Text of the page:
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Sunset Strip

Photo by Patrick Boland

The Uncertainty Principle and Griffin Theatre Independent present, SUNSET STRIP, by Suzie Miller, at the SBW Stables Theatre, Kings Cross. 14 June – 1 July.

SUNSET STRIP, is a new Australian play from Suzie Miller, following on from CARESS/ACHE, that was presented, too, at the SBW Stables Theatre, under the Direction of Anthony Skuse.

The setting of the play is beside a shack, on the edge of an almost-deserted dust bowl of what was once a mecca for holidaymakers on the edge of a lake. Now there is only ‘sand’ or ‘dirt’ and a marooned fishing boat. Desolation and aridity, the opposite of what the nomenclature of Sunset Strip may signal in our anticipatory imaginations are what we see. (Set and Costume Design, by Emma Vine).

The principal characters are two sisters with a ‘terrible history’ of sibling rivalry and parental favouritism: the older, Caroline (Georgina Symes), a successful lawyer with a smashed up personal life as a result of cancer and the continuing intrusive attempts at medical cure, returning home after a long absence, and the younger, Phoebe (Emma Jackson), a ‘wreck’ of a young woman suffering from drug addiction and the temporary loss of her children to Government care (DOCS) after a stint in rehab, who, besides looking after her father, Ray (Lex Marinos), in a state of unpredictable dementia, has fallen in love and is embracing marriage to a local man, Teddy (Simon Lyndon), who has come, it seems, to a certain peace with his own demons. That Teddy happens, as well, to be an ex-lover of her sister’s, which ended complicatedly, complicates this reunion, this return home, further. The personal given circumstances of these characters lives are many – weighty, if not melodramatic, in their plentitude.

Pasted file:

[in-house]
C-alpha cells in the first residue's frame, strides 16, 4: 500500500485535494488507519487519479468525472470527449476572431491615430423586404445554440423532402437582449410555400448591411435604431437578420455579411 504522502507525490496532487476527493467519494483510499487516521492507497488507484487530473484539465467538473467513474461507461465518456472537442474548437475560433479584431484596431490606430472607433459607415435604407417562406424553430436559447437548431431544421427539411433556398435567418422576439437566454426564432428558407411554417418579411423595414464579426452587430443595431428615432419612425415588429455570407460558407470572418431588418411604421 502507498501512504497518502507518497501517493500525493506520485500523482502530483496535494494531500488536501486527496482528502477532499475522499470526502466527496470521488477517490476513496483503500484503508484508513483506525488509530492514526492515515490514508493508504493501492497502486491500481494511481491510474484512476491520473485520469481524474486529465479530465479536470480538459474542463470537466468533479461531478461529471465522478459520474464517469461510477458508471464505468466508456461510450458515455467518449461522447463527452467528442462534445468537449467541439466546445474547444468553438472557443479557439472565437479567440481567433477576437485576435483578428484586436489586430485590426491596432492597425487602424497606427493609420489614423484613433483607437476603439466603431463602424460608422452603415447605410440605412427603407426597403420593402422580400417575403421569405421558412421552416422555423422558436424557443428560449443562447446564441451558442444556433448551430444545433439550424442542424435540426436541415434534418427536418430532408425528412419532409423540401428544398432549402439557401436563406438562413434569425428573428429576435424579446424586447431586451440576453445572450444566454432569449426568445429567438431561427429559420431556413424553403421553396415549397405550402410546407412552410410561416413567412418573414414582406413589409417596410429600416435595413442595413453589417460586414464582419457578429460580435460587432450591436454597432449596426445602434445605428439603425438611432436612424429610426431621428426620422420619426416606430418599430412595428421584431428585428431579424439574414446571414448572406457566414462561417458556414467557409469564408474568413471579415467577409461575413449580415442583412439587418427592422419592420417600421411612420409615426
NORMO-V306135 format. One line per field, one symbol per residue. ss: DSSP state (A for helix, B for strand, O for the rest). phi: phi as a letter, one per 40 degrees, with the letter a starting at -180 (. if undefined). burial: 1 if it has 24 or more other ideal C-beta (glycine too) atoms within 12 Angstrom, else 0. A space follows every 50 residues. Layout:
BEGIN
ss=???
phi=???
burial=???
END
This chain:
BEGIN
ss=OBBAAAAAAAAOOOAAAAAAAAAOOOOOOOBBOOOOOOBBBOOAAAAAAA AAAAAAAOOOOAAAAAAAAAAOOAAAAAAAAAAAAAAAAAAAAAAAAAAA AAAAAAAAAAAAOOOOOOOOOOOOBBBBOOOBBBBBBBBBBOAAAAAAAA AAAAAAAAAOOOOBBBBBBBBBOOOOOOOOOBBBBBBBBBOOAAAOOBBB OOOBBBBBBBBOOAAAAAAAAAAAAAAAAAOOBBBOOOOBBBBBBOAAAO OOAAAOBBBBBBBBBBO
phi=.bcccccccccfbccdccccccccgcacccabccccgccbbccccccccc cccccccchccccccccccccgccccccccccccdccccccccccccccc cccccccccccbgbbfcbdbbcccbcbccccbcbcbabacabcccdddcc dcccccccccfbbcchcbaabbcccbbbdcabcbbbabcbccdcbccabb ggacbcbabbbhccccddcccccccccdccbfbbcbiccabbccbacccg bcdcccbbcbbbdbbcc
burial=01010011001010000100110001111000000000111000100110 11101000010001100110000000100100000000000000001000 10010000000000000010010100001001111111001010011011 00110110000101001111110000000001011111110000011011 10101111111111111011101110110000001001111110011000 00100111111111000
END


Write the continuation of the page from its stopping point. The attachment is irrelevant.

Ms Miller tells us in her long program notes:

SUNSET STRIP is a play about people who happen to be in a few shitty situations. I wanted to reflect how we bumble through life with all sorts of challenges, some of which will never be fixed or cured, but which we take on board and battle along with. There are also many funny and darkly ironic moments that come about even when we live with ‘everything going wrong’. … (that) human beings are remarkable at finding hope in the hardest and most unlikely places … because in being lost, ill, getting old, having cancer, melting down or screwing up, we are at our most human, and sometimes that’s the place where the best laughs are.

The form of SUNSET STRIP is that of a melodrama of family reunion with all its familiar tropes of memories both pleasant and unpleasant, burgeoning with sentimentality and recrimination, but in this case is overloaded with many, many obstacles (too many) for any kind of hope filled resolution – one worried that the children, if and when they arrived (appeared) – which, thankfully they don’t – would bring further problems for the characters to deal with – an ‘Electra’ and ‘Orestes’ possessed by the Furies – the Kindly Ones, I feared.